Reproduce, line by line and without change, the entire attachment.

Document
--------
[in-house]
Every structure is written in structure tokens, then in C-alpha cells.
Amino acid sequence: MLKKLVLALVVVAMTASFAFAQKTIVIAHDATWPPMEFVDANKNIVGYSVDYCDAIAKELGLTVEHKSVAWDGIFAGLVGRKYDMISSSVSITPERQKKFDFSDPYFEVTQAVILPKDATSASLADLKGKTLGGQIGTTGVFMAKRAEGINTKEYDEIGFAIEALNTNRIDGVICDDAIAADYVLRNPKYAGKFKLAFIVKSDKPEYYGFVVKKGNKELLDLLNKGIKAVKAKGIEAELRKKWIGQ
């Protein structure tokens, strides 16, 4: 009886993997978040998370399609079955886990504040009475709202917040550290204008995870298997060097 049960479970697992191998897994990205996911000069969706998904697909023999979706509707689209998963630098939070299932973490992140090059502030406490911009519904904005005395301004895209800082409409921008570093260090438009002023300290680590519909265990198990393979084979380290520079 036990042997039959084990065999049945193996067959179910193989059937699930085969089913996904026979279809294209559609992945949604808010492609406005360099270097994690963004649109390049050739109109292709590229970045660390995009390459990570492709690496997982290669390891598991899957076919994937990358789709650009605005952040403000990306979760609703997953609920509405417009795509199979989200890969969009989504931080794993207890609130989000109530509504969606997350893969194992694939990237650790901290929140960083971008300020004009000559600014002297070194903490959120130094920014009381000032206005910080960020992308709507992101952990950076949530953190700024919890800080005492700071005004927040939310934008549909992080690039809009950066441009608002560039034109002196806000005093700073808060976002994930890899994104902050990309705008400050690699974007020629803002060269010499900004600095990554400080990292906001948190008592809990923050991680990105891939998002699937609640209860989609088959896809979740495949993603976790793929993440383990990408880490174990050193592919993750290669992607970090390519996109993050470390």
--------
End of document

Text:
[in-house]
Every structure is written in structure tokens, then in C-alpha cells.
Amino acid sequence: MLKKLVLALVVVAMTASFAFAQKTIVIAHDATWPPMEFVDANKNIVGYSVDYCDAIAKELGLTVEHKSVAWDGIFAGLVGRKYDMISSSVSITPERQKKFDFSDPYFEVTQAVILPKDATSASLADLKGKTLGGQIGTTGVFMAKRAEGINTKEYDEIGFAIEALNTNRIDGVICDDAIAADYVLRNPKYAGKFKLAFIVKSDKPEYYGFVVKKGNKELLDLLNKGIKAVKAKGIEAELRKKWIGQ
């Protein structure tokens, strides 16, 4: 009886993997978040998370399609079955886990504040009475709202917040550290204008995870298997060097 049960479970697992191998897994990205996911000069969706998904697909023999979706509707689209998963630098939070299932973490992140090059502030406490911009519904904005005395301004895209800082409409921008570093260090438009002023300290680590519909265990198990393979084979380290520079 036990042997039959084990065999049945193996067959179910193989059937699930085969089913996904026979279809294209559609992945949604808010492609406005360099270097994690963004649109390049050739109109292709590229970045660390995009390459990570492709690496997982290669390891598991899957076919994937990358789709650009605005952040403000990306979760609703997953609920509405417009795509199979989200890969969009989504931080794993207890609130989000109530509504969606997350893969194992694939990237650790901290929140960083971008300020004009000559600014002297070194903490959120130094920014009381000032206005910080960020992308709507992101952990950076949530953190700024919890800080005492700071005004927040939310934008549909992080690039809009950066441009608002560039034109002196806000005093700073808060976002994930890899994104902050990309705008400050690699974007020629803002060269010499900004600095990554400080990292906001948190008592809990923050991680990105891939998002699937609640209860989609088959896809979740495949993603976790793929993440383990990408880490174990050193592919993750290669992607970090390519996109993050470390």